03-1995 to 06-2002
Vets report at 8 months
RE: "BERNIE" , 8 MONTHS OLD MALE BERNESE MOUNTAIN DOG
Thank you for referring "Bernie" on the 4th October. At the time of presentation he was only moderately lame in his left fore and left hind limbs and very slightly lame in his right fore and right hind limbs.
There was poor shoulder and upper limb muscle development in both forelimbs and pain with restriction of movement on flexion and extension of both elbows. There was pain on extension of the left shoulder and extension of the right shoulder was resented - although it was difficult to determine this as due to localised discomfort.
"Bernie" bunny hopped at the trot and there was significant quadriceps and hamstring muscle loss (or failure to develop) in the left hind limb with pain on extension of his hip. Extension of the fright hip was resented.
Under general anaesthesia the " Ortolani test" was positive in both hips with the left luxating very readily. The radiographs demonstrate :-
1. A caudal humeral head deficit in the left shoulder joint which it is certain represents a typical OCD lesion.
2. An area of lucency in the right caudal humeral head which it is likely represents an early lesion as in 1.
3. Bilateral elbow dysplasia and secondary DJD with a 'step' lesion between the proximal articular surfaces of the radius and the ulna resulting in an asymmetrical widening of the radio humeral joint space. The coronoid processes appear fragmented.
4. Severe subluxation of the left coxo femoral joint with estabilised DJD. Degenerative Joint Disease
In summary this dog has a catalogue of relevant orthopaedic disorders which are at present I believe best treated conservatively. it is possible that lameness associated with the shoulder OCD.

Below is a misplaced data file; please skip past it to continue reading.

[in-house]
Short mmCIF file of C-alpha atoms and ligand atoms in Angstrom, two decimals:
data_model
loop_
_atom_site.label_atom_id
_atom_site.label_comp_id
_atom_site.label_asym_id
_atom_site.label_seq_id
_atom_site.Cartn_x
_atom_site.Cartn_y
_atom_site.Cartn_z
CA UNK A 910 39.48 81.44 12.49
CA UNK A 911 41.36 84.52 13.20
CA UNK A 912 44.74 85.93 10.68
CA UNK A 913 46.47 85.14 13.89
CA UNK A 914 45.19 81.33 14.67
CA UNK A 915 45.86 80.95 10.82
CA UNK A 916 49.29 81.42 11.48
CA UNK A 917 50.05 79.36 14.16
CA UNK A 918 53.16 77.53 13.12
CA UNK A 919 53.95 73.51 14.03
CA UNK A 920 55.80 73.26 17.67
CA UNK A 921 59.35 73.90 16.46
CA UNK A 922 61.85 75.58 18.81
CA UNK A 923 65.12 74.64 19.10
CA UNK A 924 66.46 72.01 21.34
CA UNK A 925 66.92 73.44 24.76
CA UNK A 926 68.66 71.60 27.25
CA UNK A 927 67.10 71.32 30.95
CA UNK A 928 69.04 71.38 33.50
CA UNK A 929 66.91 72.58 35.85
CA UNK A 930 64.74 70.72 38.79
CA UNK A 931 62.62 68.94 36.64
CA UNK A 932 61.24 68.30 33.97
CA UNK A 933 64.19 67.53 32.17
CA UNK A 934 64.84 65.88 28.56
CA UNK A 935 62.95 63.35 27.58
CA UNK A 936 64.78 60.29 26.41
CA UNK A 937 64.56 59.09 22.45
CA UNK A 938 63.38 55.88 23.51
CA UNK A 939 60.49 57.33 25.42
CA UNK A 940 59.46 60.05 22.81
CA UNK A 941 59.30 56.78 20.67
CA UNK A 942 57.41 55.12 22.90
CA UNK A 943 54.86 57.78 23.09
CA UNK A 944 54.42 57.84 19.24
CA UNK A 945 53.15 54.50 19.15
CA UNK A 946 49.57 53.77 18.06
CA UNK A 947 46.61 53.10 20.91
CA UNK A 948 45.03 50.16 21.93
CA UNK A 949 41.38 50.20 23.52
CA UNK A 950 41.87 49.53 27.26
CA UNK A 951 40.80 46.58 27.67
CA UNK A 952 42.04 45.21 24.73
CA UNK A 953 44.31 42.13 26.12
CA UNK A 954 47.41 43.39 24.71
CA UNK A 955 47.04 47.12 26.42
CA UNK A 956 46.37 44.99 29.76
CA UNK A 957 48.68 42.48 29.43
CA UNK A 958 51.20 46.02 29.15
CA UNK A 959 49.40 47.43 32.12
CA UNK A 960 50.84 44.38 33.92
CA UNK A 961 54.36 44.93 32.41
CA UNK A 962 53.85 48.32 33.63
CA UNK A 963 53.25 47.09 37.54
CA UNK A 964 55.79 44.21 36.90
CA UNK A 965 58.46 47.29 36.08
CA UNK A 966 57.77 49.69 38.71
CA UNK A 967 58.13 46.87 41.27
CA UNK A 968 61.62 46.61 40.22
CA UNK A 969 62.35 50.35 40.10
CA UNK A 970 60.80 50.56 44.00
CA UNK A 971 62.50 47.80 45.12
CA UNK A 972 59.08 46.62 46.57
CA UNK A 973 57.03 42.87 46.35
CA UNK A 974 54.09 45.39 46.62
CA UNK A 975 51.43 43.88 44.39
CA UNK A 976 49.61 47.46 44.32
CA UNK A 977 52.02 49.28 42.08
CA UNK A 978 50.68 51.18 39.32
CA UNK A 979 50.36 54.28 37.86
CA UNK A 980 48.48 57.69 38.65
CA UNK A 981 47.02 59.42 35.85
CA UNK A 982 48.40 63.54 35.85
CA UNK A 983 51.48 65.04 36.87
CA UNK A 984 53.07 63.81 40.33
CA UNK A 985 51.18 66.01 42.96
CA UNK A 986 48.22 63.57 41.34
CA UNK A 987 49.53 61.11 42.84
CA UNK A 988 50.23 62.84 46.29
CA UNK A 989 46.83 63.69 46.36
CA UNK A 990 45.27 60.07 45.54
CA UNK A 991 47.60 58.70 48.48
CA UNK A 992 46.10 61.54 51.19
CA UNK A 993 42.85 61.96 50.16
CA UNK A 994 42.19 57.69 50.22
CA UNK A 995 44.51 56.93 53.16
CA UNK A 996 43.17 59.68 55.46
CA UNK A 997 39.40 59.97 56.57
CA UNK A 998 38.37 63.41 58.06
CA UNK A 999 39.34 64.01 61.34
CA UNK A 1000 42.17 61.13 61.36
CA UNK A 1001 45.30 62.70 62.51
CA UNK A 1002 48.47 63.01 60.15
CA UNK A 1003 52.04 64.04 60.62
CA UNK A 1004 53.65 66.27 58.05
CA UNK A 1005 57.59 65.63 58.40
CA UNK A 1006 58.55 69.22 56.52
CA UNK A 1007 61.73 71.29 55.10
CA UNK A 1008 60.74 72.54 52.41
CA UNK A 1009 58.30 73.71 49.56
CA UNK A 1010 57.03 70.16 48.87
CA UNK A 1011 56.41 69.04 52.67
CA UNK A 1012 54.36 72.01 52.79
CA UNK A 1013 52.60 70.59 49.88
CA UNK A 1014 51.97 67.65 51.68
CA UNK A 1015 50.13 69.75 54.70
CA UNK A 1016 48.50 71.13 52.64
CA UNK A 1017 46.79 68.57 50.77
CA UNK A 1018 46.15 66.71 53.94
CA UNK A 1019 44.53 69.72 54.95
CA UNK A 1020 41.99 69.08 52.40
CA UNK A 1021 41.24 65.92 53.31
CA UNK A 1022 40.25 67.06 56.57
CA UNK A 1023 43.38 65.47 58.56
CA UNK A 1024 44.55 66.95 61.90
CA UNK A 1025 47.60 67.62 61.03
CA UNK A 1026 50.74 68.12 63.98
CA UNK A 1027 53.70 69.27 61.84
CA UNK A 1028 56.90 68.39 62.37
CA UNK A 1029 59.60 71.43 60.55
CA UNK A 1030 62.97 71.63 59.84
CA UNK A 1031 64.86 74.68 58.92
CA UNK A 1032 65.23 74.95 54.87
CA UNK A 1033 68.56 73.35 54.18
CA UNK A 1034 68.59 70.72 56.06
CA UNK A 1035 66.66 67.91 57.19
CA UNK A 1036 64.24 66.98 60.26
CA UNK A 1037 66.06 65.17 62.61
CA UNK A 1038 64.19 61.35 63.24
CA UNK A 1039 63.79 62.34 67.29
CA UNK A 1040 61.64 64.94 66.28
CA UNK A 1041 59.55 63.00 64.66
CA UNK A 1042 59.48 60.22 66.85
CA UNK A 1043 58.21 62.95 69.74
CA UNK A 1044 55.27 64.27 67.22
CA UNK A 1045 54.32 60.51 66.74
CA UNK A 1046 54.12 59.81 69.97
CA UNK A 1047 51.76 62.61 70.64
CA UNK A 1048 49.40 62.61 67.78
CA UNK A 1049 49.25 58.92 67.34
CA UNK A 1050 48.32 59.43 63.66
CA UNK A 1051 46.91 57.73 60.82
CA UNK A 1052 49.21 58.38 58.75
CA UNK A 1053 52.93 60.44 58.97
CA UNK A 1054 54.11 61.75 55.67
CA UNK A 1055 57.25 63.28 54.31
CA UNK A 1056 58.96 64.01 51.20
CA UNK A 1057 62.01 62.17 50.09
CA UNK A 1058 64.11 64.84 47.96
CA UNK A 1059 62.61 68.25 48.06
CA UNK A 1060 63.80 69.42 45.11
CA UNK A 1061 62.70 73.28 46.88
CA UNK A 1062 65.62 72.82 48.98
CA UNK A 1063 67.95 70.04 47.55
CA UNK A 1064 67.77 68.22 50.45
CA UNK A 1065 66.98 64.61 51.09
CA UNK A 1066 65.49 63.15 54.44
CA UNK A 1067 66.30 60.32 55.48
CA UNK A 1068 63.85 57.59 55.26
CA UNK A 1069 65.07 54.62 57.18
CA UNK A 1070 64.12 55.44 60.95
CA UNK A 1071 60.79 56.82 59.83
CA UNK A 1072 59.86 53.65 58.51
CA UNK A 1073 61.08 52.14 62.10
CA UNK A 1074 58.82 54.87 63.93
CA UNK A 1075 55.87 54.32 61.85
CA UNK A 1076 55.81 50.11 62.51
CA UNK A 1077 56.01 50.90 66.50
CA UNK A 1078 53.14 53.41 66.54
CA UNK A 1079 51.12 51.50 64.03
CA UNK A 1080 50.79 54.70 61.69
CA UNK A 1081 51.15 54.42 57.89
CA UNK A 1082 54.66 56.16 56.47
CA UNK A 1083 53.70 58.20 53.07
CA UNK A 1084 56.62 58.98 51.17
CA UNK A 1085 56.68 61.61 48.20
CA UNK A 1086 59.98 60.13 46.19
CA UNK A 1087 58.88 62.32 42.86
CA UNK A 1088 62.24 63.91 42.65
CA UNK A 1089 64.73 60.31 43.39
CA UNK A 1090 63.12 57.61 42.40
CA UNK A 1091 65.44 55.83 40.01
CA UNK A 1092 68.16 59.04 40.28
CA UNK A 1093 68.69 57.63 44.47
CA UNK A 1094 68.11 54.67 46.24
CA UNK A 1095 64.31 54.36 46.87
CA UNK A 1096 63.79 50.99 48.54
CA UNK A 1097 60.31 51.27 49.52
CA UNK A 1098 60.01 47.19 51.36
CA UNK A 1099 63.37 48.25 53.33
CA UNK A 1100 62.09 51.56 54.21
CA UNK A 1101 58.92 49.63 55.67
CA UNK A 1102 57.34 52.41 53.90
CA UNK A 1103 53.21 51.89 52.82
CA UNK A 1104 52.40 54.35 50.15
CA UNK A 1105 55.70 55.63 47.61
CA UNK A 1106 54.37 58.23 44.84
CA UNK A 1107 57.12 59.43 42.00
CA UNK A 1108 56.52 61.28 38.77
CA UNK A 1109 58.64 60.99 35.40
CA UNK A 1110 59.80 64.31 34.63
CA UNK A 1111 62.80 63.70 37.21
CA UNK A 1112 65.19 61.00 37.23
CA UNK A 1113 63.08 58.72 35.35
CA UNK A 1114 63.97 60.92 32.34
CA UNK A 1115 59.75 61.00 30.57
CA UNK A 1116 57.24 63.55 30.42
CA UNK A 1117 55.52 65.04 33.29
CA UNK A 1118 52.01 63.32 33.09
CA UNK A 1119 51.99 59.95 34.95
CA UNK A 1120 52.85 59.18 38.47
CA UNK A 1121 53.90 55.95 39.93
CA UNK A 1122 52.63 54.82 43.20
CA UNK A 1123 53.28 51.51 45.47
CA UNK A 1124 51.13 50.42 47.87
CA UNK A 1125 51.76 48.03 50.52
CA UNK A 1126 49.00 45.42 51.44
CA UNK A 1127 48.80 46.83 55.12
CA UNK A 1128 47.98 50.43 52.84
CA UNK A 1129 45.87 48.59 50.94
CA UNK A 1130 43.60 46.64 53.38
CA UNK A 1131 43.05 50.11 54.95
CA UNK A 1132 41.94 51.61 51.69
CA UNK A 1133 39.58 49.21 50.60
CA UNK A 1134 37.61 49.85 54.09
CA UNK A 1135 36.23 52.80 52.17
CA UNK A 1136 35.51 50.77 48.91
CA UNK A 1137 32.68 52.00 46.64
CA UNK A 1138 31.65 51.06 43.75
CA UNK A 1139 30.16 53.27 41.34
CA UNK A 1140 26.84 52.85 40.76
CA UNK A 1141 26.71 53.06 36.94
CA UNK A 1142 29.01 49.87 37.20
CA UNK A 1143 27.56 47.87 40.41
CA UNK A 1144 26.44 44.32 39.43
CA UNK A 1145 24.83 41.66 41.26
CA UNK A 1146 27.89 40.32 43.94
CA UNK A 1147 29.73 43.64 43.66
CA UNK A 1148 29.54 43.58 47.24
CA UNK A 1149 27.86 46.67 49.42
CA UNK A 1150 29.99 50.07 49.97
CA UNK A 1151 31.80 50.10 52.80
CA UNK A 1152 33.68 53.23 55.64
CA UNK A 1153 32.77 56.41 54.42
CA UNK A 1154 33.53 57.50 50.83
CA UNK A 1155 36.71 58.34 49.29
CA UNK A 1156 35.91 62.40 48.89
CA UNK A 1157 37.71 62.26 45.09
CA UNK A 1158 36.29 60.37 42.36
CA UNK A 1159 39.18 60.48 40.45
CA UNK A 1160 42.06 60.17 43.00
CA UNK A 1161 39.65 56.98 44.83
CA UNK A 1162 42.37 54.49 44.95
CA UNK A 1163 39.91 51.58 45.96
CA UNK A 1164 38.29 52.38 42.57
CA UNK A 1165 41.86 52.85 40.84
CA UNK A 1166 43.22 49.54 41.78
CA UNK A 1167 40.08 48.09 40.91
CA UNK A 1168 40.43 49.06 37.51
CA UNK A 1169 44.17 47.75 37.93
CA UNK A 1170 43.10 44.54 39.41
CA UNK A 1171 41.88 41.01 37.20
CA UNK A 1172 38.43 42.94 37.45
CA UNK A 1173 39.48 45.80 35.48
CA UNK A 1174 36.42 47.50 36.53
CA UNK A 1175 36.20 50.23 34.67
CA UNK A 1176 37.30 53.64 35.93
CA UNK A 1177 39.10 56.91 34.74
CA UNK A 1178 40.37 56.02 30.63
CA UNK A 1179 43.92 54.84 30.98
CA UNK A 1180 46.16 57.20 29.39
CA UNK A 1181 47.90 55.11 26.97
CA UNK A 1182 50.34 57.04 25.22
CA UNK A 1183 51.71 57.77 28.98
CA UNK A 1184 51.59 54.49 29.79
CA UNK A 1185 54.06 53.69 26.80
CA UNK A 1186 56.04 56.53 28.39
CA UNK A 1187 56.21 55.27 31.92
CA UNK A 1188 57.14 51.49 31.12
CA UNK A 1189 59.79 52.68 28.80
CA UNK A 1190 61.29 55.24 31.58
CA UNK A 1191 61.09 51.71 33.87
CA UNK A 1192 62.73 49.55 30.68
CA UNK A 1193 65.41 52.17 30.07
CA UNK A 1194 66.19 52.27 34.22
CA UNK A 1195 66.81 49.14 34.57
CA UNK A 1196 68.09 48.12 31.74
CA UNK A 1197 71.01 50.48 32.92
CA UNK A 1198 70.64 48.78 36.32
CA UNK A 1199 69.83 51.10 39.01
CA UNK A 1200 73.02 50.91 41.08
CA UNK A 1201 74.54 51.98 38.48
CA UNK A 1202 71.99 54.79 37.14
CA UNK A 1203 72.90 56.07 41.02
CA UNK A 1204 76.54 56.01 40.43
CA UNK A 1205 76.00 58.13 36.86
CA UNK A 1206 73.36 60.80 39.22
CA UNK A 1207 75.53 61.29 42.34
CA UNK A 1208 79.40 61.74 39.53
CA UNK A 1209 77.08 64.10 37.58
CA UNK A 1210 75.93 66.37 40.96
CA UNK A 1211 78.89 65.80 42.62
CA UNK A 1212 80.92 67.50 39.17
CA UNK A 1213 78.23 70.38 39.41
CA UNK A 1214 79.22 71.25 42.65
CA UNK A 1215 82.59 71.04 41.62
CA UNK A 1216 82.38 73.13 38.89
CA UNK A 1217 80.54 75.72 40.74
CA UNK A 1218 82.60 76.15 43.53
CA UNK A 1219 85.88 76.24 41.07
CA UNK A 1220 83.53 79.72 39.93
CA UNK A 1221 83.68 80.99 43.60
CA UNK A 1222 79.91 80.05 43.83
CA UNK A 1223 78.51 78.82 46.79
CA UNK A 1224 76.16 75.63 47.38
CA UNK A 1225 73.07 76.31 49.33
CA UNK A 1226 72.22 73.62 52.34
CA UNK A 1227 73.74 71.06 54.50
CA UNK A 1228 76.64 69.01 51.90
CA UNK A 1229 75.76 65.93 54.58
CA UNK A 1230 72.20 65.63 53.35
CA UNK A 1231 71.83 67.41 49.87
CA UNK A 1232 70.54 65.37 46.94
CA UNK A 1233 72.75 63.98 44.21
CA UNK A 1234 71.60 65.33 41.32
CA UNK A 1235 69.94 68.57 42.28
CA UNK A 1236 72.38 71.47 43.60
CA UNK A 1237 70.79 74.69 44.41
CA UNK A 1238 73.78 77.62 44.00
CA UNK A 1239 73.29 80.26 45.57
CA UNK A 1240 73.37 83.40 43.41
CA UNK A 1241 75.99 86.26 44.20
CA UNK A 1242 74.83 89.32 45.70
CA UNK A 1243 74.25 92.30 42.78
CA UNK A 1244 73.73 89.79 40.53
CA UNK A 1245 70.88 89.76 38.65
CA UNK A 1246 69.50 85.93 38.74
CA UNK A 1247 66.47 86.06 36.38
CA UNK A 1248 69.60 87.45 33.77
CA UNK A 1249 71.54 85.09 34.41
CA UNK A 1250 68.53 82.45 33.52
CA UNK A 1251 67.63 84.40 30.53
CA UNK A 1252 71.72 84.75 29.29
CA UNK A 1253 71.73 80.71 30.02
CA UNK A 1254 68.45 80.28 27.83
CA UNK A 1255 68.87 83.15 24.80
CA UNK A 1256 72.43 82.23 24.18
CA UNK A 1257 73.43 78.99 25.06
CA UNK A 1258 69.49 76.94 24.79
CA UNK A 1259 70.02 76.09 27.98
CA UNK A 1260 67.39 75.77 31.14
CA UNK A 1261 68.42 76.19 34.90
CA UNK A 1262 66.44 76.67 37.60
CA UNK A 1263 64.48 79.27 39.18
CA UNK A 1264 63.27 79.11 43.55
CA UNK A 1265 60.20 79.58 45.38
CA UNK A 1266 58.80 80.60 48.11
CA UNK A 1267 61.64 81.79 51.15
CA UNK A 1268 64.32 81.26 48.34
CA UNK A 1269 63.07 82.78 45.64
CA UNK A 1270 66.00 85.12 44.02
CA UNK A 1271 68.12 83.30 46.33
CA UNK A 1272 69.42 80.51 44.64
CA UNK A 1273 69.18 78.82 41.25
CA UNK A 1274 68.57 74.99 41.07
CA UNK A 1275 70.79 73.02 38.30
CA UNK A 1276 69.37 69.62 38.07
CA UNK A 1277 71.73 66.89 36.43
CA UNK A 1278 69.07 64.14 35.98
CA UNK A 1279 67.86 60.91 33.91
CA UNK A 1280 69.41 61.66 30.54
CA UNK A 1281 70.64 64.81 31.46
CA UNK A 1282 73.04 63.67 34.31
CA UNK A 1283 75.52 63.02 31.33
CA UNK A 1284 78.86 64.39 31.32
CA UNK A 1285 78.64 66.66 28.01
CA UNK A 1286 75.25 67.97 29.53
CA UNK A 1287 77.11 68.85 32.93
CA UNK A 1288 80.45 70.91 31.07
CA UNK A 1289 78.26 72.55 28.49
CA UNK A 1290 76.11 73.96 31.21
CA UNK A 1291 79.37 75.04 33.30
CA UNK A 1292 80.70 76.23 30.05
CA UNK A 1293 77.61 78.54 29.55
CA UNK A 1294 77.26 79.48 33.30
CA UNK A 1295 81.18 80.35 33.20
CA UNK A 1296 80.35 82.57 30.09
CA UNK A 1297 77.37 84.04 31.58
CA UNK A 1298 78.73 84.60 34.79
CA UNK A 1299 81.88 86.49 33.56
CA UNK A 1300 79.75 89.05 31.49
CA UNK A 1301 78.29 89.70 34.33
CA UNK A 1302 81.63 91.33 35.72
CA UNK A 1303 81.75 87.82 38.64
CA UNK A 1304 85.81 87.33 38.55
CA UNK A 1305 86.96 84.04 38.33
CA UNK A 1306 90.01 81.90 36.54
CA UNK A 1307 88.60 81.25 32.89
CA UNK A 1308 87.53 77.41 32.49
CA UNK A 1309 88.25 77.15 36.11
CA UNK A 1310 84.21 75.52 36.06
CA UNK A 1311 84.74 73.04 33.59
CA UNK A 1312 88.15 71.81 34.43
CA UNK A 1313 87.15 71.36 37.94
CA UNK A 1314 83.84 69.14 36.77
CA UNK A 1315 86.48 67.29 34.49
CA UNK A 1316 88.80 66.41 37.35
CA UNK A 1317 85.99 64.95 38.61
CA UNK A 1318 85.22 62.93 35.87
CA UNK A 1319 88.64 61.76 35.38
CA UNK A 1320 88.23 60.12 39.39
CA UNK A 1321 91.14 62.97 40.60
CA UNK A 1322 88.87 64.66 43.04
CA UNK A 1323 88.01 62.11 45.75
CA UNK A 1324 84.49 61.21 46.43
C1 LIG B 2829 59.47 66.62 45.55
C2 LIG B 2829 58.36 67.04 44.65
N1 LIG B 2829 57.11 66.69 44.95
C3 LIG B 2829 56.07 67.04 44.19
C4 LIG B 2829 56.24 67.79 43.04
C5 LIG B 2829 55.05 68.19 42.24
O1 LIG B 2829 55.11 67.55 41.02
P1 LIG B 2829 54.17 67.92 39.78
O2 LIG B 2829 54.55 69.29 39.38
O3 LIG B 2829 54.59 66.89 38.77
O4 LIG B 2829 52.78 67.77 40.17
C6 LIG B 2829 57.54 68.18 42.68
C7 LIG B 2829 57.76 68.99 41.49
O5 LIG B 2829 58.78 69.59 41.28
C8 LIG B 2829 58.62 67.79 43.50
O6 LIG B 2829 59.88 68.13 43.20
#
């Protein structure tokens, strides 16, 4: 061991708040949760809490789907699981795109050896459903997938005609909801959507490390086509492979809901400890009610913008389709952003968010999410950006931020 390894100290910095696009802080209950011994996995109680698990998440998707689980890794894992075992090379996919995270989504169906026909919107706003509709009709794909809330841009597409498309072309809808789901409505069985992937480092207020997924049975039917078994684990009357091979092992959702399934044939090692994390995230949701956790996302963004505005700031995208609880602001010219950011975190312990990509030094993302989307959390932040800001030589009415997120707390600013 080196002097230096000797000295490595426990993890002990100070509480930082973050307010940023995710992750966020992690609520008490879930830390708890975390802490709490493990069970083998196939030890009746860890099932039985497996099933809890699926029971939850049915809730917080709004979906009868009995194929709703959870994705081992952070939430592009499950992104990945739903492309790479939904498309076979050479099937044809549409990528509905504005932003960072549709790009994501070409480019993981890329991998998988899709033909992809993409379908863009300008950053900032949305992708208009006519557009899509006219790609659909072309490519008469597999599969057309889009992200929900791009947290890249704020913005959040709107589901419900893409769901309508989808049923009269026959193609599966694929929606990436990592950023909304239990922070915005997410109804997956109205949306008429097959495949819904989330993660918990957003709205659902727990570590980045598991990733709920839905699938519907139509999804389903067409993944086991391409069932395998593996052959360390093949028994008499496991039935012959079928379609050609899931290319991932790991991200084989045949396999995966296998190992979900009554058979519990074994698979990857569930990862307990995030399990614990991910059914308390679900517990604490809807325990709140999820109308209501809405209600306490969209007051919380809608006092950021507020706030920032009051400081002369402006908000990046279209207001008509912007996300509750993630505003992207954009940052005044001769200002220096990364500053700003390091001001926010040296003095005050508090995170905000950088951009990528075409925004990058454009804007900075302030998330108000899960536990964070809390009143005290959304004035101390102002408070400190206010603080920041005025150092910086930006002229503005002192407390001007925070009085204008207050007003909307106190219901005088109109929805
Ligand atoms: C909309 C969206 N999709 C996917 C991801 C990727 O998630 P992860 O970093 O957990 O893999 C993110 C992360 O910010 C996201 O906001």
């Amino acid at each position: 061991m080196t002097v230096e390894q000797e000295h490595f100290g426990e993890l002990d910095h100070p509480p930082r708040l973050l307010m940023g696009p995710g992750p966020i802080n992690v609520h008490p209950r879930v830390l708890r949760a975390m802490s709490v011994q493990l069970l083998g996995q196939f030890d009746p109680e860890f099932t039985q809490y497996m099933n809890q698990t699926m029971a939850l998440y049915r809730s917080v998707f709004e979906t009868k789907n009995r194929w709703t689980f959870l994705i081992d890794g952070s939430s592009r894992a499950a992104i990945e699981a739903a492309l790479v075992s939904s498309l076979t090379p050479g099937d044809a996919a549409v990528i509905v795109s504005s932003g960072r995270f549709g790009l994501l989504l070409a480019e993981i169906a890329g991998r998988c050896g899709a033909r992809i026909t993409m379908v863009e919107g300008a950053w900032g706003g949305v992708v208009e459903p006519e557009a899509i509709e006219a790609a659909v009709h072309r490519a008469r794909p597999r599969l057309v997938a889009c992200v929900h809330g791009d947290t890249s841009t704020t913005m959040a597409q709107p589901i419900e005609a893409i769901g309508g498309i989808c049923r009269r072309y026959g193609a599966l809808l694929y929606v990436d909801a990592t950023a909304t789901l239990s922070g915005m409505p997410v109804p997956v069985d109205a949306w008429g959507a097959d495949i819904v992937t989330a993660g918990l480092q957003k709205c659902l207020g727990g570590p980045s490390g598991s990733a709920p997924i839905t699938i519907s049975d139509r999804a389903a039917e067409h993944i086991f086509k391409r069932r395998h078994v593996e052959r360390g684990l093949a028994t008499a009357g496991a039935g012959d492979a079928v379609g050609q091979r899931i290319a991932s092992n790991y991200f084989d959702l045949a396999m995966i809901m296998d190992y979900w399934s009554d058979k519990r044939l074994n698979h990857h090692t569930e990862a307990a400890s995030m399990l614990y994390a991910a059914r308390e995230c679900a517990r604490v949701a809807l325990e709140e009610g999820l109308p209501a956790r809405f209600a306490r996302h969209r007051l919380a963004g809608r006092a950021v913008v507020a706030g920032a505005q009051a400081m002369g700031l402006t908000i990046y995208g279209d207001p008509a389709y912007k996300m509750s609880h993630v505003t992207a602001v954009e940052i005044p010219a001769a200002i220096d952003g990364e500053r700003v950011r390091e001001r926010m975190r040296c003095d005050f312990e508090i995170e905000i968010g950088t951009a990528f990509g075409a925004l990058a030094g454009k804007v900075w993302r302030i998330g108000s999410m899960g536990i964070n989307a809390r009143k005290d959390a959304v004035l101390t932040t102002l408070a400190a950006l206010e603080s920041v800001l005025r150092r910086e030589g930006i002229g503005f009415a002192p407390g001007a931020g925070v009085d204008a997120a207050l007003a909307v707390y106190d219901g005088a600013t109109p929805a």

Osteocongrosis lesion may benefit from flap/mouse removal and curettage but "Bernie" would have to be significantly more lamb following conservative management before I would be convinced. The left coxofemoral joint may not respond well to conservative management and if medical therapy fails later in life then THR may be considered providing the other joints 'settle'.
I the meantime as discussed by telephone on the 5th October "Bernie" should receive only 10 minutes close lead walks 4-5 times daily and have his overall dietary intake cut by 20%. I have advised your client to stop supplementing his diet with "stress" and to continue feeding a complete puppy food (but in future without the extra meat/tripe). This regime of diet/exercise restriction should continue until "Bernie" is 12 -14 months old after which a moderate increase in exercise is advised. Judicious use of NSAID'S may be required as clinical needs dictate but in his present state of lameness they should be avoided.
He is currently 38.4kg.
When berni was only 8 months this was a shock to discover that he had these problems this was a big learning curve a to deal with his condition.
It was decided with the vet to manage the conditions conservatory. This entailed not operating on the OCD lesions in the shoulders until he grows, as the vet said they would disappear which they did.
I was advised to exercise berni gently by walking his three times a day for no more than 5 minuets every day. After a week to increase the time by 10% until I get to 15mins. He was given pain relief and cosequin ds regularly then once he was not displaying and signs of lameness he only had pain relief as required but maintained cosequin ds.